Land Rover 101 Forward Control

Land Rover 101 Forward Control

The vehicle was primarily produced to meet the Army's requirement for a gun tractor, and was designed to tow a field gun (the L118 Light Gun) with a ton of ammunition and other equipment in the rear load space, giving it the alternative name of the Land Rover One Tonne. The vehicle was designed to be easily transported by air; the positioning of the 3.5litre Rover V8 engine beneath and to the rear of the cab eliminates the bonnet at the front, making the vehicle more or less cuboid thus reducing unused space in transport aircraft. Of concern was the payload was rather limited and stability concerns, particularly when crossing an incline.

The official name of 101 Forward Control is derived from the vehicle's 101-inch (2,565mm) wheelbase, and the position of the driver, above and slightly in front of the front wheels which used a fairly large 9.00 × 16inch tyre. To cope with the extra height above the ground, the wheels feature an unusual feature for a Land Rover (but used for many years on the much older and similar Mercedes Unimog S404); a flange around the centre of the wheel has an embossed tread pattern forming a step for the crew when entering the cab, otherwise named a wheel-step.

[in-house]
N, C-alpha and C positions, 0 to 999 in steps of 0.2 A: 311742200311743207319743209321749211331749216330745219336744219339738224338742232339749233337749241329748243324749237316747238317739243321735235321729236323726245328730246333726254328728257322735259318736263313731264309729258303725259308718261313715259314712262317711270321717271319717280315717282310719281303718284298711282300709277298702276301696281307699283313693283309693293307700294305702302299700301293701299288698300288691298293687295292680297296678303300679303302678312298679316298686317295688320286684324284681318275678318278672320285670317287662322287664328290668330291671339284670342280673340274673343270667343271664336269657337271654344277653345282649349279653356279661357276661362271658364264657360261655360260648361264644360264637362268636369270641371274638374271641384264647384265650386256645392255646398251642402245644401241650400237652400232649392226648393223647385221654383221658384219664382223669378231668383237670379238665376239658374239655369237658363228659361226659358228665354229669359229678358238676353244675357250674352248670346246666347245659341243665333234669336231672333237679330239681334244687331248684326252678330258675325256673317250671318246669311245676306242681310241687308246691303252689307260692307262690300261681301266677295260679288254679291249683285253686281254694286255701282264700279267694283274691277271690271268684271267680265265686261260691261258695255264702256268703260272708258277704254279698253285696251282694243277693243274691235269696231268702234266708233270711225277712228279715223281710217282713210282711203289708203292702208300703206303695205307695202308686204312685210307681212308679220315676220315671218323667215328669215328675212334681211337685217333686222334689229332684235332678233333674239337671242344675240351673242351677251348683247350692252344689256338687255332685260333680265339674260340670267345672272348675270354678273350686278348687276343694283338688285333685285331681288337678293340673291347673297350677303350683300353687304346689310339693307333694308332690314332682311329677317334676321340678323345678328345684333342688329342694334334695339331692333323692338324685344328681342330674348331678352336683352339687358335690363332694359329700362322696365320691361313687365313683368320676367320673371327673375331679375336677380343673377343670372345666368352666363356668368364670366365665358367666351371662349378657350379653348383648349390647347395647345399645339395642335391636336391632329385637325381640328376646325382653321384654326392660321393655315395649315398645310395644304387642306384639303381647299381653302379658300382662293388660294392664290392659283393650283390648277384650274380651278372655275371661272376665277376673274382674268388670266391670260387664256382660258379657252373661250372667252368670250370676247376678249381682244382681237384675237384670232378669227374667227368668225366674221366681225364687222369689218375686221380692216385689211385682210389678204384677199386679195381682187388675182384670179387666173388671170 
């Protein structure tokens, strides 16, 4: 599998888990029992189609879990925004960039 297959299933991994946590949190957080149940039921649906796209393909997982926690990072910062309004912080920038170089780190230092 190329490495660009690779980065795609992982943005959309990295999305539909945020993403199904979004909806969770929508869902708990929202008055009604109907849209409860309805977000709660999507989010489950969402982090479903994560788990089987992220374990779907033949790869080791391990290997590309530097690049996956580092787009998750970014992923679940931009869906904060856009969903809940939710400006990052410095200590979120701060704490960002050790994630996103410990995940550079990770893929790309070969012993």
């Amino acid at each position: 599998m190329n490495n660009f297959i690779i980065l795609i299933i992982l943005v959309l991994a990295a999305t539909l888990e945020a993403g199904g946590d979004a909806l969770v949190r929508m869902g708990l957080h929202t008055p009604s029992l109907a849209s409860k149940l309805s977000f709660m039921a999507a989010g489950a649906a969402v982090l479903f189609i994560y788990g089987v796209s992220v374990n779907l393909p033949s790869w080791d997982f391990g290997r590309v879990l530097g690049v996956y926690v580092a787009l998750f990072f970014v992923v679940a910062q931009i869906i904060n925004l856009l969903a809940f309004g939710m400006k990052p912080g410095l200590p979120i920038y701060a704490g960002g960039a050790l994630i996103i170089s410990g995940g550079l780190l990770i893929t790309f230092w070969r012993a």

This Military Vehicle Is Available For Hire!

Land Rover 101 Forward Control
Type Light Truck
Place Of Origin United Kingdom
Manufacturer Land Rover
Service History
In Service 1972-1995
Used By British Army
Weight 4242lb (1924kg)
Length 4.3m
Width 1.8m
Height 2.3m
Crew 2+12


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